Conventional wisdom being what it is, getting 13 of the country's fire service groups to agree on anything, let alone a blueprint to fix the United States Fire Administration would be as unwieldy as herding cats. However, conventional wisdom has been wrong for quite a while when it comes to fire...
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19. As a starting point for revitalization, it is strongly recommended that the USFA develop a strategic plan utilizing valuable stakeholder contributions that have already been made and others which will be sought directly.
20. Effective strategic plans have to be realistic, measurable and achievable. USFA should ensure that it can meet the two goals established in FEMA's strategic plan regarding the fire programs.
21. The USFA needs to be an active partner and have a proactive role in the National Disaster & Terrorism Response effort, and that $15 million be appropriated for this effort.
Recommendations About Personnel And Human Resources Issues
22. The panel recommends that staffing levels at the NFA be established at the appropriate level, through the adoption of the budget recommendations made in this report, and in a separate study regarding NFA.
23. The panel recommends that an interested-based conflict resolution system be developed and used by these three groups during points of impasse and during all negotiations about the future concerning mission and resource allocation.
24. The panel recommends that the staff of the USFA develop a decision- making model which is well-integrated throughout the fire administration.
25. Train staff at all levels to be effective managers in skills they identify as critical to job performance (e.g. teamwork, empowerment, etc.)
Recommendations About Advocacy And Partnership
26. The panel recommends that the USFA continue outreach programs for the dissemination of information about fire problems in the United States and that it strive to ensure that all data is current and presented in user-friendly format. The USFA should utilize existing public and private resources wherever possible through partnership agreements to achieve this objective.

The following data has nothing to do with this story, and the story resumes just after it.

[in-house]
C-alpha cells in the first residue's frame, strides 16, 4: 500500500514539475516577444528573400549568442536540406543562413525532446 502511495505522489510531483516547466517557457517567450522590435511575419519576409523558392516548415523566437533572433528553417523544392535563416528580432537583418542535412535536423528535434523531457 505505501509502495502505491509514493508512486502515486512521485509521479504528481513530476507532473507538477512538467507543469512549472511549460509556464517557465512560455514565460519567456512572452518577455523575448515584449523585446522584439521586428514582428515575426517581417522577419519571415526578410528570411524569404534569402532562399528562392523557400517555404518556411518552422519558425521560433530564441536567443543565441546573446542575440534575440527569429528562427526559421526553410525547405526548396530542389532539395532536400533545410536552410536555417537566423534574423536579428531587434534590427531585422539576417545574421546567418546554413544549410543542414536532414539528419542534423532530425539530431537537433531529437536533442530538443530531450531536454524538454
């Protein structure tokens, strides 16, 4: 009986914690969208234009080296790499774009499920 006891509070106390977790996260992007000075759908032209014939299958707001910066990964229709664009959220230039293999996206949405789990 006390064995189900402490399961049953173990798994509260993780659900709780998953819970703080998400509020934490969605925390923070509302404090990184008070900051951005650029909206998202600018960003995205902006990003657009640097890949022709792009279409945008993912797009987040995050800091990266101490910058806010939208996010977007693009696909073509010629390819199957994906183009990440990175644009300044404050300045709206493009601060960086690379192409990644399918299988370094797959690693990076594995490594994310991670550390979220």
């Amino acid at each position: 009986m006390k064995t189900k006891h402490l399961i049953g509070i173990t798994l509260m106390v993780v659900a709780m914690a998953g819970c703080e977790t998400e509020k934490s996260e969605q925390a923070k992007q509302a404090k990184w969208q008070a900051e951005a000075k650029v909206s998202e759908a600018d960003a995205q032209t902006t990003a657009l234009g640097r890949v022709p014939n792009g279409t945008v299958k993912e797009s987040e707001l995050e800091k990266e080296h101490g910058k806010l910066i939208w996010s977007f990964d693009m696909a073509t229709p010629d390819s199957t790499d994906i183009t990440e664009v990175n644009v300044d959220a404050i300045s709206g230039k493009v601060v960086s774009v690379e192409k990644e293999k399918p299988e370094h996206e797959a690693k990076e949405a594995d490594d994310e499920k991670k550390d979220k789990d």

27. The panel urges the USFA and NFA to consider the ramifications of what it does for its institutional partners and provide increased support for "Degrees at a Distance" and other fire service college curriculum programs.
28. At all points, FEMA must inject a consciousness of the fire problem into its programs and outward into federal government policy whenever appropriate, especially in the area of health care, occupational safety and health, DOT standards, etc. Congressional liaison from FEMA to Congress must develop a feedback loop to the fire service.
29. To promote loyalty and demonstrate advocacy, the panel urges that the FEMA director sponsor an annual meeting of representative stakeholder interests regarding fire concerns and issues similar to that conducted on behalf of the emergency management community.
30. The panel recommends that FEMA/USFA develop fellowships for senior fire officers at the local level whereby they would serve under the highest levels of FEMA/USFA administrators for six months. This would strengthen the connections between FEMA/USFA to fire leaders in the field. In turn, this would begin to build a cadre of fire officers across the nation with intimate working knowledge of the federal fire programs.
31. The panel urges the creation of a federal grant/local matching programs to enable fire/EMS departments to acquire training resources, new technology, specialized equipment and safety resources.
32. Ensure when there is a major fire, large-scale explosion or similar event that warrants national media coverage that the USFA be a more visible advocate, provide commentary, provide data, interpretation and analysis in support of local fire authorities.
33. Recognize that the study of the U.S. fire problem could benefit from examining success models elsewhere and that the USFA should have a major role in brokering an international flow of information on such issues as technology development, training initiatives, and cultural aspects of fire prevention.
Recommendation About The Future
34. As a starting point for rebuilding, the panel requests that the director, Congress and the President create a commission to continue the work begun in America Burning. Due to the continuing seriousness of the U.S. fire problem, the panel suggests this body begin its work in Washington in June 1999 and complete its work in 18 months.